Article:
Jamaican Beef Patties and Coco Bread at Christie's in Prospect Heights

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[Photographs: Paul Yee]

The bright yellow dome of the Jamaican beef patty only seems to pop up when I'm most hungry and have the fewest options. Too many times have I found myself in a pizza shop at 2 a.m., judgement impaired by alcohol, holding a crusty pastry stuffed with mystery meat, filled with regret. Perhaps it's a blessing in disguise though, as the low, low bar set for the Caribbean hot pocket makes the Jamaican patties at Christie's of Prospect Heights even more enjoyable.

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Beef patty.

At Christie's Jamaican Patties, the imperfectly formed pastry shells break apart to reveal a thin and flaky crust, each layer more tender and pliant until you reach the hefty beef center, mingled with onion, allspice, and chili pepper. Snag a patty before it sits in the holding oven for too long and the pastry practically melts into the filling. If you're carb loading (or just really hungry), sandwich your patty into a small loaf of buttery soft coco bread ($1.50). Other meat patties ($3) are seasoned similarly and have the same texture of filling (even the shrimp is ground!), but only the beef patties are popular enough to warrant constant turnover and ultimately, consistent freshness.

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Callaloo loaf.

But that should not discredit any of the other options. In particular, the callaloo loaf ($4) makes for a hearty vegetarian snack. Unlike its meaty peers, the loaf features a softer leavened crust which pulls tightly around the braised leafy greens, not unlike a spinach stromboli without the cheese.

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Goat curry.

If you plan on venturing beyond the patties, Christie's has a decent selection of standard Jamaican dishes. Most of their business is in take-out though, so everything is pre-prepared and waiting in a steam tray. As one would expect, the dishes that fare best are the ones that would benefit from an extended rest over gentle heat. Tender chunks of goat ($6.50) stewed in a coconut rich curry are a pleasure to pick off the bone; not a neat plate of food, but absolutely worth the mess.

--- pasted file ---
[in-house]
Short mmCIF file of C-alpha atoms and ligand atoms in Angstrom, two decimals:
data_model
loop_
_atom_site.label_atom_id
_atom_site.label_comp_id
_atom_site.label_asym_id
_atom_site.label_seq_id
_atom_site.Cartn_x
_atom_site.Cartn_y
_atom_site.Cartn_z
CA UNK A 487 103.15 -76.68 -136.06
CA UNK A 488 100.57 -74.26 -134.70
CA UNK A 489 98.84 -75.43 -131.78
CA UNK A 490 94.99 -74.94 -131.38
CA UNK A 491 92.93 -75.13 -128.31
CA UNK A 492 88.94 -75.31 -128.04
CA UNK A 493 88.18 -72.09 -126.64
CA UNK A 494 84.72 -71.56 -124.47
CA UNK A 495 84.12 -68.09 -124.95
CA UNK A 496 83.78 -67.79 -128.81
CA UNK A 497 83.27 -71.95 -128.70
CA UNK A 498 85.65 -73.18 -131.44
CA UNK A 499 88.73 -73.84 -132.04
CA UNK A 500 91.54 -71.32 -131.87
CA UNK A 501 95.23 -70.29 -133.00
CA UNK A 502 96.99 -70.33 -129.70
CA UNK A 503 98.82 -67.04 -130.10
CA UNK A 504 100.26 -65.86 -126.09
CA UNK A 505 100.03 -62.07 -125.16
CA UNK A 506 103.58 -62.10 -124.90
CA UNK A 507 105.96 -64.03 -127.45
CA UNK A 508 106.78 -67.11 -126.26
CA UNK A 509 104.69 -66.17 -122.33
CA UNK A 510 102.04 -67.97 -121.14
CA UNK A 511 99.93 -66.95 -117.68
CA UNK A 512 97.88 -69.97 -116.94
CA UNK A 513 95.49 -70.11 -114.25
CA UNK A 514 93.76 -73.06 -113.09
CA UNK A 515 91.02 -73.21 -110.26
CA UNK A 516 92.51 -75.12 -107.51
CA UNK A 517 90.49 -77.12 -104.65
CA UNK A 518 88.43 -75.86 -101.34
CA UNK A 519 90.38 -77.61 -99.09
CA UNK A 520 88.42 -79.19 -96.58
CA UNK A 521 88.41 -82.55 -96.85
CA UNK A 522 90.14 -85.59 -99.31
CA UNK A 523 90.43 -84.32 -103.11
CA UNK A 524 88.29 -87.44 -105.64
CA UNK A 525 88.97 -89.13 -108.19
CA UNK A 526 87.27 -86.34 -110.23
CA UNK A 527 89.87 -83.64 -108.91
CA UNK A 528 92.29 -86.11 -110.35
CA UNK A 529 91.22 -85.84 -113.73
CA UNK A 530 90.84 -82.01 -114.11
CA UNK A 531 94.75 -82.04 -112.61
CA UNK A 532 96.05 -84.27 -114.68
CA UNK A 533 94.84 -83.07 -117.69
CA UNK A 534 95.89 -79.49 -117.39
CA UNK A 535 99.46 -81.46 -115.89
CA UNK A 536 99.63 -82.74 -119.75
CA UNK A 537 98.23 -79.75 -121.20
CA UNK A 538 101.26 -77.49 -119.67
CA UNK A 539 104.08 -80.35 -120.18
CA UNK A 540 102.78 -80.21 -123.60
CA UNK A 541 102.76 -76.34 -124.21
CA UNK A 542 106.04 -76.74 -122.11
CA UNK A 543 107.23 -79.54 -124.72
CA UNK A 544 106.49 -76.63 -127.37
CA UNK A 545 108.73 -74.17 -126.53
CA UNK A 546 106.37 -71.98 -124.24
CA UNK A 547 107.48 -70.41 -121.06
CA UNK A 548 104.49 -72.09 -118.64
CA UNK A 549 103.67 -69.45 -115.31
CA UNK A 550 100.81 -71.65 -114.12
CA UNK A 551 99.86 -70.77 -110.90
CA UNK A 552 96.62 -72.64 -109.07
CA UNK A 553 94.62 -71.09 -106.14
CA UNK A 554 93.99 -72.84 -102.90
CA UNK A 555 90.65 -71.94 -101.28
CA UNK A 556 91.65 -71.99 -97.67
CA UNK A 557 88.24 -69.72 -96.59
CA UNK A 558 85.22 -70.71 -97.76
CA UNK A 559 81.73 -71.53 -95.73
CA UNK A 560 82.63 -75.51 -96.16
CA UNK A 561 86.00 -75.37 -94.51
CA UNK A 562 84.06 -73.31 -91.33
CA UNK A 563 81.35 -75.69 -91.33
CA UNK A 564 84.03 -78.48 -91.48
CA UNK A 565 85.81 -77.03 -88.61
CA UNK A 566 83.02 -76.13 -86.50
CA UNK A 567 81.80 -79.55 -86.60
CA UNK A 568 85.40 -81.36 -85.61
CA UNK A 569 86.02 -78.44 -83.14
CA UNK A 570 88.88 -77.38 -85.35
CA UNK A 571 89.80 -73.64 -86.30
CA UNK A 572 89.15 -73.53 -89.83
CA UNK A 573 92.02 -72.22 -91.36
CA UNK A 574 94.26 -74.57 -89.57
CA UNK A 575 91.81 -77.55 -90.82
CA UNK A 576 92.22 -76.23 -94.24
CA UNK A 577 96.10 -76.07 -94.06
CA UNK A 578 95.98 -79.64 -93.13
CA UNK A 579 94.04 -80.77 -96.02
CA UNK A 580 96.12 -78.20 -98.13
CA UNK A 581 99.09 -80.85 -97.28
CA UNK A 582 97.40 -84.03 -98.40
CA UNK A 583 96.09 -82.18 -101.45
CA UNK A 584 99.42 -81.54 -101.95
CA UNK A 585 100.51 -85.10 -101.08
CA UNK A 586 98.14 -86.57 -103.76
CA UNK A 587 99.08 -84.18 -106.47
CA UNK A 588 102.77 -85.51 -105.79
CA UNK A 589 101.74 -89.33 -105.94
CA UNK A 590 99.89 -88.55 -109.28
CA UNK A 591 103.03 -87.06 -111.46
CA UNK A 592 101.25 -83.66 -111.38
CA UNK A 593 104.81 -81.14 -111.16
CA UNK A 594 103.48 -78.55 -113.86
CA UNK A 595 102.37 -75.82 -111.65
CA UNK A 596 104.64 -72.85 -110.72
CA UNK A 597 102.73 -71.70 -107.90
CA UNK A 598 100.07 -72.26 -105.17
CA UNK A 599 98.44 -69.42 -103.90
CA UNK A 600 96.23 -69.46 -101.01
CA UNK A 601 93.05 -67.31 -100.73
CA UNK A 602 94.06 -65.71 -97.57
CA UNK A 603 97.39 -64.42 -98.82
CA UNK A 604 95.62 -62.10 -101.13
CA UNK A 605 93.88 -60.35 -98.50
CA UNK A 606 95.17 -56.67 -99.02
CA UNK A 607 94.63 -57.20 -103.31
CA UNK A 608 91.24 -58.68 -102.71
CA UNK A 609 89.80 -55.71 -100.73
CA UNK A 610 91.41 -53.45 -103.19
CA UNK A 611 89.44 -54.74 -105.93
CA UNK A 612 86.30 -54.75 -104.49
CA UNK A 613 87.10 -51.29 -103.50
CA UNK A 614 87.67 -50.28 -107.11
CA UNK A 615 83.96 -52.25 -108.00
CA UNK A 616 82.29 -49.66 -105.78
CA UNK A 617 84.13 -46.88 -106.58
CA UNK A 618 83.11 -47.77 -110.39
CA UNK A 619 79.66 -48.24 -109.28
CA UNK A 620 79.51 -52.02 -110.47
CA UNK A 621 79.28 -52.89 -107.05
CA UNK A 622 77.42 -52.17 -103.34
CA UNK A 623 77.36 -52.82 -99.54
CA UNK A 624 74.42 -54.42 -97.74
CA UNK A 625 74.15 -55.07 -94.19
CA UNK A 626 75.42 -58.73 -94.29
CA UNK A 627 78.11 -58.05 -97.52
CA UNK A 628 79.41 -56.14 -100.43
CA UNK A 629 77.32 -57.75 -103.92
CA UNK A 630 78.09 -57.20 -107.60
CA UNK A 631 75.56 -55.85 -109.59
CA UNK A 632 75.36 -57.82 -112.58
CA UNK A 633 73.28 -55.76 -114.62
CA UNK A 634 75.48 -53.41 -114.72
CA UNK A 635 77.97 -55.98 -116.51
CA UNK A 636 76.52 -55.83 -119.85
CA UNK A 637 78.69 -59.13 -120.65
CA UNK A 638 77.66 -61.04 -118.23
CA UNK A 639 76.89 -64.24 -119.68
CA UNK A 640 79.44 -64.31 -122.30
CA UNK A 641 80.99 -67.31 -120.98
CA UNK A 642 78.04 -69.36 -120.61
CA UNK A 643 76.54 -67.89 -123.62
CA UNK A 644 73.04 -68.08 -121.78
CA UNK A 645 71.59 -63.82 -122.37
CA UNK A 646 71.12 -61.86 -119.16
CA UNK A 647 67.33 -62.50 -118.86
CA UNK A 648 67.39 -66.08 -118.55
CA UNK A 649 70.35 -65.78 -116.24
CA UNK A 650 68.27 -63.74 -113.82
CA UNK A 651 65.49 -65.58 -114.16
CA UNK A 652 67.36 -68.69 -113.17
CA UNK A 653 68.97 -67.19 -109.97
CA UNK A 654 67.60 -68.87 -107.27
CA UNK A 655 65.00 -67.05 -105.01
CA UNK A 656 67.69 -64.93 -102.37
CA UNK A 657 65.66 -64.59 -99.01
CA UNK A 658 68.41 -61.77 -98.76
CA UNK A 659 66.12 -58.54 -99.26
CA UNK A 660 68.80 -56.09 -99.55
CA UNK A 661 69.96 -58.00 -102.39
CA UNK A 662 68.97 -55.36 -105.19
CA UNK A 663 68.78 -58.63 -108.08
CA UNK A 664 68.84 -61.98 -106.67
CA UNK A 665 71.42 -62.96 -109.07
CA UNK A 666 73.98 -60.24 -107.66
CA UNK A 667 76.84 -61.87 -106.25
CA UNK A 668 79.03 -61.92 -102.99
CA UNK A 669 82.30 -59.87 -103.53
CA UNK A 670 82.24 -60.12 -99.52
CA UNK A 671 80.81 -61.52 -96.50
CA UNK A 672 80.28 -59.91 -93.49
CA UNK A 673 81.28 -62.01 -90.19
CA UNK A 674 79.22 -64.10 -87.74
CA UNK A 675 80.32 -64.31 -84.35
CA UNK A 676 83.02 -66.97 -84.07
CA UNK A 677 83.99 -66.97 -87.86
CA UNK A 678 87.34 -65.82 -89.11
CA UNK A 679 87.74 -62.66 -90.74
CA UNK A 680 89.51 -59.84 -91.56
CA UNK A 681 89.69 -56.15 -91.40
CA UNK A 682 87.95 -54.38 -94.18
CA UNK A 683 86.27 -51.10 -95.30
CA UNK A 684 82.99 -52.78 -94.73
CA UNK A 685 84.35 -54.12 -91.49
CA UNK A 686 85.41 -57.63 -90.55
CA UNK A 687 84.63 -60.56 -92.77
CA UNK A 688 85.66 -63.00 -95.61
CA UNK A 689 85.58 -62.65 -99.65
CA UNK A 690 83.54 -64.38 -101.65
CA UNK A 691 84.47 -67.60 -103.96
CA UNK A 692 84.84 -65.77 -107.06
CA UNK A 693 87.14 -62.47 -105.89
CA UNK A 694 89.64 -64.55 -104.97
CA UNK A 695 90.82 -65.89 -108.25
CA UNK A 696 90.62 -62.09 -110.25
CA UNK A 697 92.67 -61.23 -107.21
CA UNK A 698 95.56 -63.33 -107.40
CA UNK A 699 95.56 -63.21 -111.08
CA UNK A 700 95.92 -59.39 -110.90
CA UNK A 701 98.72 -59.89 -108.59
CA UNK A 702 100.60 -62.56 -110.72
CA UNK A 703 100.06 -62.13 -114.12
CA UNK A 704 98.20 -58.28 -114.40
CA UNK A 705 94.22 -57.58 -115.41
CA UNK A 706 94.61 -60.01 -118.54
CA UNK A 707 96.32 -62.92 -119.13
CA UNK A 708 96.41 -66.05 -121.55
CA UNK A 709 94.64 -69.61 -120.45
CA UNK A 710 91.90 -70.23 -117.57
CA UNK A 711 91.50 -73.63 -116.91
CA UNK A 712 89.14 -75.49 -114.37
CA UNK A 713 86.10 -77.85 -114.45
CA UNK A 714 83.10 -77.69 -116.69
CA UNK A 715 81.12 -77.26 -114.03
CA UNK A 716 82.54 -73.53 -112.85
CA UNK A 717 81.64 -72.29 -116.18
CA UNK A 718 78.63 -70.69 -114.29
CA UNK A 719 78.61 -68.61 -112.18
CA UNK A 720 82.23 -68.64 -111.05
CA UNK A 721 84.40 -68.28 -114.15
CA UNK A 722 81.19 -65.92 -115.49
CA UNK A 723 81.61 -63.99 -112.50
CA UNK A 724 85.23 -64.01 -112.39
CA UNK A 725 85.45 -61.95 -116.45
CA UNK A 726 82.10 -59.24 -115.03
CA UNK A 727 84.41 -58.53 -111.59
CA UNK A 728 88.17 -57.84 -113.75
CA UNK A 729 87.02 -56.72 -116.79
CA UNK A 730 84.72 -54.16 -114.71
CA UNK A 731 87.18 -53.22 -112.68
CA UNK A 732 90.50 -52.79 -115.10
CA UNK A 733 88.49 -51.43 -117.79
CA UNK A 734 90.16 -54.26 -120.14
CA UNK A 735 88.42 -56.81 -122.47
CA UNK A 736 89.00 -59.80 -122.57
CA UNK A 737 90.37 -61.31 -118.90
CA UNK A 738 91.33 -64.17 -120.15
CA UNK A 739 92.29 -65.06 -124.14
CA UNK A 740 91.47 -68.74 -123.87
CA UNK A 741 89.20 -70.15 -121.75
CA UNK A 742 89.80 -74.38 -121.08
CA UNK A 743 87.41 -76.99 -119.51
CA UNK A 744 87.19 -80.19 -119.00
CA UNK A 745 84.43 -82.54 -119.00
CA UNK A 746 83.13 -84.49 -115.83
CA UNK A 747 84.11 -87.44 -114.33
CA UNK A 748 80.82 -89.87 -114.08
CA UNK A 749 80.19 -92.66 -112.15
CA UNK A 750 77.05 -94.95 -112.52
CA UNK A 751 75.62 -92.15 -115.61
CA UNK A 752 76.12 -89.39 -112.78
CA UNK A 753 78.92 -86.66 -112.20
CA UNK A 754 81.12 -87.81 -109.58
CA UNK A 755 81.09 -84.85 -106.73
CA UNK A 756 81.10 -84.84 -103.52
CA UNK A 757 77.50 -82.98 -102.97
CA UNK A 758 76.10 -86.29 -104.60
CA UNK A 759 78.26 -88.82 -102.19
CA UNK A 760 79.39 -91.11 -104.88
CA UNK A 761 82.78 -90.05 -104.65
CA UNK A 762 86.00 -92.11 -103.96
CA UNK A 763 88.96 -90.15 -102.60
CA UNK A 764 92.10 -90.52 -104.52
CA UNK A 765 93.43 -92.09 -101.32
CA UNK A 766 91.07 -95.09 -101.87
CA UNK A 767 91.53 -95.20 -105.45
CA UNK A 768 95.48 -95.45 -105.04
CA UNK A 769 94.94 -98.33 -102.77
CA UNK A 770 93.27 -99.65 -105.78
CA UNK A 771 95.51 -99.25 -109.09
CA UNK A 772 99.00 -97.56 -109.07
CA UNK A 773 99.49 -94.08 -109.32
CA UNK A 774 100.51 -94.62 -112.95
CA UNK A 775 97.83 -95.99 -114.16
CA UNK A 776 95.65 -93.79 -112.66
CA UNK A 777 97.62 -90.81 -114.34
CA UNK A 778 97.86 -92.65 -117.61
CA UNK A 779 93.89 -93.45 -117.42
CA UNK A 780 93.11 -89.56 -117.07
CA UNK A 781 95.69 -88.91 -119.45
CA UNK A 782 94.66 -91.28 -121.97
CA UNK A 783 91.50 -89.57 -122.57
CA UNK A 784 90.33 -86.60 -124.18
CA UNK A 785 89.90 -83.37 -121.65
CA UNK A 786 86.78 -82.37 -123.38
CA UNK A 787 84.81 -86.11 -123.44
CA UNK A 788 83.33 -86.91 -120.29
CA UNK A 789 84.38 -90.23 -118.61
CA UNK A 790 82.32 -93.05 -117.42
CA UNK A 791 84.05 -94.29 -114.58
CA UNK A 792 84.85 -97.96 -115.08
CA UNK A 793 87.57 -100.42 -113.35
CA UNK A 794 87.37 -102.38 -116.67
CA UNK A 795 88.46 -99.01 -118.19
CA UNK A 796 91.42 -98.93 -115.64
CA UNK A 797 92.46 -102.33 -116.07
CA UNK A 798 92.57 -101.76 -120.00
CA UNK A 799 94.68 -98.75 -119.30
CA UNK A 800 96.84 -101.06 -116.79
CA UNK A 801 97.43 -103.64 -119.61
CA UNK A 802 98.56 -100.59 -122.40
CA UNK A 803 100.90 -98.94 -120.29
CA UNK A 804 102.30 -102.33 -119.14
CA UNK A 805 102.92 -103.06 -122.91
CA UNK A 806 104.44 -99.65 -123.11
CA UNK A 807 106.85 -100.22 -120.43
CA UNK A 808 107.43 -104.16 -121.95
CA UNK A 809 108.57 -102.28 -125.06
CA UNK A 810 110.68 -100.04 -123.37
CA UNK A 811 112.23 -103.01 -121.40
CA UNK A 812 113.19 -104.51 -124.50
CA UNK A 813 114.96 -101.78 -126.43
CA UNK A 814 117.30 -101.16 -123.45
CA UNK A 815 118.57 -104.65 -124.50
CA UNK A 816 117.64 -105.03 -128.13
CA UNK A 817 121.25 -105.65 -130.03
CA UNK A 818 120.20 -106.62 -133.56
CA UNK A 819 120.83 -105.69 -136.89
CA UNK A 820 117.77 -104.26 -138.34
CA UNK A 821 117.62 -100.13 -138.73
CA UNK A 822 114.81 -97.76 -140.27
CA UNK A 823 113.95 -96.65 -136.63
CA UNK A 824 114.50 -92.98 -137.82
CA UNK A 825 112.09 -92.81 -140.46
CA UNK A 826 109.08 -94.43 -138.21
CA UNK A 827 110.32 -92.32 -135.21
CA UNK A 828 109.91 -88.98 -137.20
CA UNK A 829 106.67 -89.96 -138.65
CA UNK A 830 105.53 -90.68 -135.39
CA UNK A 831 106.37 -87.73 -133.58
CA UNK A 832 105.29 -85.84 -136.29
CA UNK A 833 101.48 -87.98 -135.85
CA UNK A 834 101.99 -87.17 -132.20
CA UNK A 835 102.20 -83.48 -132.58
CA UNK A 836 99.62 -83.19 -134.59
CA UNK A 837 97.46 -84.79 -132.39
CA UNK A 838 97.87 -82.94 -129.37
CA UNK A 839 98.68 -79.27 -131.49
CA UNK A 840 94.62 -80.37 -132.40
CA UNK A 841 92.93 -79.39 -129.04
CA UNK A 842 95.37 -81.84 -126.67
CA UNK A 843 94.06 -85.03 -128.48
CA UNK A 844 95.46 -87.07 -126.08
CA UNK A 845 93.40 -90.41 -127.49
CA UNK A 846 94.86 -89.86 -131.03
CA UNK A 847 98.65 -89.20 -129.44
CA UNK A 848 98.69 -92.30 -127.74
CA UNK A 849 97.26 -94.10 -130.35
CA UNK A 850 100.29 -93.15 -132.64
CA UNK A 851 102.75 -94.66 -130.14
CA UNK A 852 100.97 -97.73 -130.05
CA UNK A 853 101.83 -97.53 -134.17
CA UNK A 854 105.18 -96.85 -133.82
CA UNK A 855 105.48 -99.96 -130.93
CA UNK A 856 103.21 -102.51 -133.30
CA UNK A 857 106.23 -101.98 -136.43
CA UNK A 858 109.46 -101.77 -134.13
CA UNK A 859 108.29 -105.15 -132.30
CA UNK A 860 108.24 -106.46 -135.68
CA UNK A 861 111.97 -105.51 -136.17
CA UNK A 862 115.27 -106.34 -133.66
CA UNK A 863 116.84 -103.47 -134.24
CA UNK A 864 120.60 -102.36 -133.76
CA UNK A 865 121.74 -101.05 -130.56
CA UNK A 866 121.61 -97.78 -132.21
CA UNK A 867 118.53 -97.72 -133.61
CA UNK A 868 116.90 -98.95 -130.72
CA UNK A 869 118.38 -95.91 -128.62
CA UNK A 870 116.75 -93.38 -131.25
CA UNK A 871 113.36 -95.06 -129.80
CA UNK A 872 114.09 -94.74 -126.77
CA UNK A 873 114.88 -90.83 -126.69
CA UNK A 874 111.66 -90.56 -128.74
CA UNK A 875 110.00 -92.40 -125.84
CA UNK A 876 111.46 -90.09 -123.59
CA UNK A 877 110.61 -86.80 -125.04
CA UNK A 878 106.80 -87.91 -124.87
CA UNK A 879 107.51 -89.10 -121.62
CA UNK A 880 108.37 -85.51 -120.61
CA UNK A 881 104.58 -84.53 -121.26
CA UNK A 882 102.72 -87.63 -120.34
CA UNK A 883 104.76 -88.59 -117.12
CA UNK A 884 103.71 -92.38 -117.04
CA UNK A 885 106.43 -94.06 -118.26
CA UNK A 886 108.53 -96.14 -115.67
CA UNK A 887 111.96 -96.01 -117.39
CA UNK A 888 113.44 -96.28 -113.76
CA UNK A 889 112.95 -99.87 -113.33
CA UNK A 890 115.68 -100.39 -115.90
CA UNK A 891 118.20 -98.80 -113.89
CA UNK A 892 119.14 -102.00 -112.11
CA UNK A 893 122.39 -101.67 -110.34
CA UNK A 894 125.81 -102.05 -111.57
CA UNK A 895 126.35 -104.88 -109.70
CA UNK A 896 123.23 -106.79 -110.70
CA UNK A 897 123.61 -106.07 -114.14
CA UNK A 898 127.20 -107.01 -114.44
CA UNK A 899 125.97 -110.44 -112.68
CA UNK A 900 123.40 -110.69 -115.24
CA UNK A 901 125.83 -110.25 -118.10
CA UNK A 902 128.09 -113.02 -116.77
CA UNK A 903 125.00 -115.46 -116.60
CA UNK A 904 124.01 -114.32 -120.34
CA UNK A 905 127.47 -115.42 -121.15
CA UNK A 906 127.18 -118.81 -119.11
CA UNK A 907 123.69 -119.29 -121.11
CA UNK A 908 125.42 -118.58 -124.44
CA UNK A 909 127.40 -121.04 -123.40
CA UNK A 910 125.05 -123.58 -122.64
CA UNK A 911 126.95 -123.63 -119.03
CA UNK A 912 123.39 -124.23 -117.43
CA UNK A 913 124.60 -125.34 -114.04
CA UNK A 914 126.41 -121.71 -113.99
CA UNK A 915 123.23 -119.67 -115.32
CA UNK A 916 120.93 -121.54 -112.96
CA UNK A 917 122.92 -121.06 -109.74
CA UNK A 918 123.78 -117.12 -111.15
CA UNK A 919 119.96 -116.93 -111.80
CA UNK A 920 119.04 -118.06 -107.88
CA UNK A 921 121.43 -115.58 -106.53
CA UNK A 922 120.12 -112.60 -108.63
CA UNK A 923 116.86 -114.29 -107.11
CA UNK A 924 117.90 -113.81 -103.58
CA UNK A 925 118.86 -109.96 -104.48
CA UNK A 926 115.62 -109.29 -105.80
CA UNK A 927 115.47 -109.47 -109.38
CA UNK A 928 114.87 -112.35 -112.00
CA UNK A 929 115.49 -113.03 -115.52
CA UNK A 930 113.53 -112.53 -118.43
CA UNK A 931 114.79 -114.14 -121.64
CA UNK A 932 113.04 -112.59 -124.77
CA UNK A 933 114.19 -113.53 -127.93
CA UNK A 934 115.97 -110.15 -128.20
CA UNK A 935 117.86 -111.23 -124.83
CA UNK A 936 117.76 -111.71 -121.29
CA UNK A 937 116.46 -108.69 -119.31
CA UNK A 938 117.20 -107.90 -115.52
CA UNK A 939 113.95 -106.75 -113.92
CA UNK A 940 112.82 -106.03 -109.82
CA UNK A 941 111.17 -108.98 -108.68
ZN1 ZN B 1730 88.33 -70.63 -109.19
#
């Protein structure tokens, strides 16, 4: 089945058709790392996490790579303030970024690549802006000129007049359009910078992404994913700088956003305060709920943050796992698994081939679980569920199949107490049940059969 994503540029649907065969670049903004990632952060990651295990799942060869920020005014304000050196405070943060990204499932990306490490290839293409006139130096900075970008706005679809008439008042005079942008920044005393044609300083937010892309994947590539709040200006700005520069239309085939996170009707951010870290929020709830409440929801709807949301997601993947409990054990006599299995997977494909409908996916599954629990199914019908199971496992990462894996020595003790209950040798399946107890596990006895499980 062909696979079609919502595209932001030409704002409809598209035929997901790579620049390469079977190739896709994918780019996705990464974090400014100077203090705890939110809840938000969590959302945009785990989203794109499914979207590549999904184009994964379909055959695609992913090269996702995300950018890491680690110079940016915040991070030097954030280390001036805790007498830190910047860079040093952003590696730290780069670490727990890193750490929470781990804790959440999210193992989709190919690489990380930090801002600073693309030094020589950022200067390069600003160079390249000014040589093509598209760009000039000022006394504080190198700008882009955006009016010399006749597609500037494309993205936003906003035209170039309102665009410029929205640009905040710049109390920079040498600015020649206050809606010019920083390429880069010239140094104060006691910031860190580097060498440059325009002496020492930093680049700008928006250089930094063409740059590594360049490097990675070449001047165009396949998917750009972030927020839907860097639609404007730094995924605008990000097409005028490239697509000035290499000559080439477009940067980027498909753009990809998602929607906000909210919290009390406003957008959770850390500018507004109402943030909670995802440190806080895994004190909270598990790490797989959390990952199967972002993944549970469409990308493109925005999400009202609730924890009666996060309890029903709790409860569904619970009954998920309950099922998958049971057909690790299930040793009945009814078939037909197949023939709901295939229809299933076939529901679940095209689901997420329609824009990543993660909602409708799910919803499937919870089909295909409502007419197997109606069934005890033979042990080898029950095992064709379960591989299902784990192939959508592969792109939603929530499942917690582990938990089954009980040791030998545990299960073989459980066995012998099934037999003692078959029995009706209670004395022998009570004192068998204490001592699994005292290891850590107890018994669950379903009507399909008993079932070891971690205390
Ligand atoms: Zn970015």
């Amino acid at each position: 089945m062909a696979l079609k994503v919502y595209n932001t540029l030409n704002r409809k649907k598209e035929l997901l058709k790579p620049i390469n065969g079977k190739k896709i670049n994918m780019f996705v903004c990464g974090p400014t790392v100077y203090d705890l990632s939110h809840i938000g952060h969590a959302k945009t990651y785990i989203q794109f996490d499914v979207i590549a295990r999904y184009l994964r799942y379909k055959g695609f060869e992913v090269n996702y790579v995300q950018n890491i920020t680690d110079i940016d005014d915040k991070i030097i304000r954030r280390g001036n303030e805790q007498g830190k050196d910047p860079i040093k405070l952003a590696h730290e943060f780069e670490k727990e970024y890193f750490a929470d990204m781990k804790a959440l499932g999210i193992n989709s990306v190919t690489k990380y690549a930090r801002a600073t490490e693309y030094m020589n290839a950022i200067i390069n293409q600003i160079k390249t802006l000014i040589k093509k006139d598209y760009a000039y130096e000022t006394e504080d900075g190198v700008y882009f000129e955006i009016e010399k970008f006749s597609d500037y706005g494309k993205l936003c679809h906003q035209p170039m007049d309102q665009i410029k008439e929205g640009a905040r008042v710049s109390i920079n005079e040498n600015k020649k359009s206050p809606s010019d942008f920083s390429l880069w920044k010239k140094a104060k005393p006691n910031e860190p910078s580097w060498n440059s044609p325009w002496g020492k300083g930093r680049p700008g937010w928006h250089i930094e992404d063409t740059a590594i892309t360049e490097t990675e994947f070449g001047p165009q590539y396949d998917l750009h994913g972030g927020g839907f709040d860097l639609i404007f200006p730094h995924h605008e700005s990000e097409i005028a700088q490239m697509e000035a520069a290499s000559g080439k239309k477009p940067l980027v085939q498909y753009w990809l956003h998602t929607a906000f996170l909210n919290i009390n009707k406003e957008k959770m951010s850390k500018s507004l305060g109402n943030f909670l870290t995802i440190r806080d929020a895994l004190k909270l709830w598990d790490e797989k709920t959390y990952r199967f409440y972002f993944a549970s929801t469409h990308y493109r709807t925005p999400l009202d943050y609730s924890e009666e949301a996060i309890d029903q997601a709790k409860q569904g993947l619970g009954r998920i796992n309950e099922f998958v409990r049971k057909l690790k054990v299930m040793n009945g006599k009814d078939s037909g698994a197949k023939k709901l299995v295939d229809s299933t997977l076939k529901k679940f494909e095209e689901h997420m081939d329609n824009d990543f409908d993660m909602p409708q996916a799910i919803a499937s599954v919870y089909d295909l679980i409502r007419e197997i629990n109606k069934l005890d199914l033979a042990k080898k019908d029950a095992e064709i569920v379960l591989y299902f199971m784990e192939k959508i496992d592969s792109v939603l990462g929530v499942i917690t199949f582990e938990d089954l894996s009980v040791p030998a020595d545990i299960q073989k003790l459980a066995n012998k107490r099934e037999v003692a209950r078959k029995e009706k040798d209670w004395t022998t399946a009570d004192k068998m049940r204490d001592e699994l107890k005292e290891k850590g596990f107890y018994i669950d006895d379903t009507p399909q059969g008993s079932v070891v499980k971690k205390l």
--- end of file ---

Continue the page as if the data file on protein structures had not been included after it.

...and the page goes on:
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Jerk chicken.

Legs of jerk chicken and barbecue chicken ($3.50) are both a bit tough, with outer bites verging on dry; the jerk seasoning lacks the expected heat and the overly sweet barbecue sauce merely sogs the skin. I suppose one should expect this of steam tray chicken.

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Jerk pork.

The jerk pork ($3.50) fares better, as chunks of heavily seasoned pork butt flanked by layers of soft, rendered fat are cut by a generous sprinkle of Scotch Bonnet pepper seeds; a fire that certainly would have benefited the aforementioned chicken.

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Pat's exotic beverages.

Venture to the refrigerator in the back for a selection of Pat's exotic beverages ($4). The fruit juices, like cherry pineapple and soursop, offer a refreshing compliment to the heaviness of the food. More interesting though, are the few beverages thickened with evaporated milk and sea moss, a vitamin-rich algae known for its alleged aphrodisiacal properties. The Stagga Back is a very sweet concoction, flavored with cashews, vanilla, almonds, nutmeg, and cinnamon- offering a scent reminiscent of egg nog. The consistency is thick like melted ice cream, coating your mouth and crawling down your throat.

I wouldn't recommend Christie's for a seated Jamaican meal (for that head to Islands a few blocks away), but you can't go wrong with a fresh from the oven beef patty and coco bread. If you happen to arrive when they are out of either, it shouldn't be more than fifteen minutes until the next tray comes out of the kitchen. You won't regret the wait.

About the Author: Paul Yee is a brooklyn based filmmaker who loves cooking and eating. He also runs the Brooklyn Table supper club..

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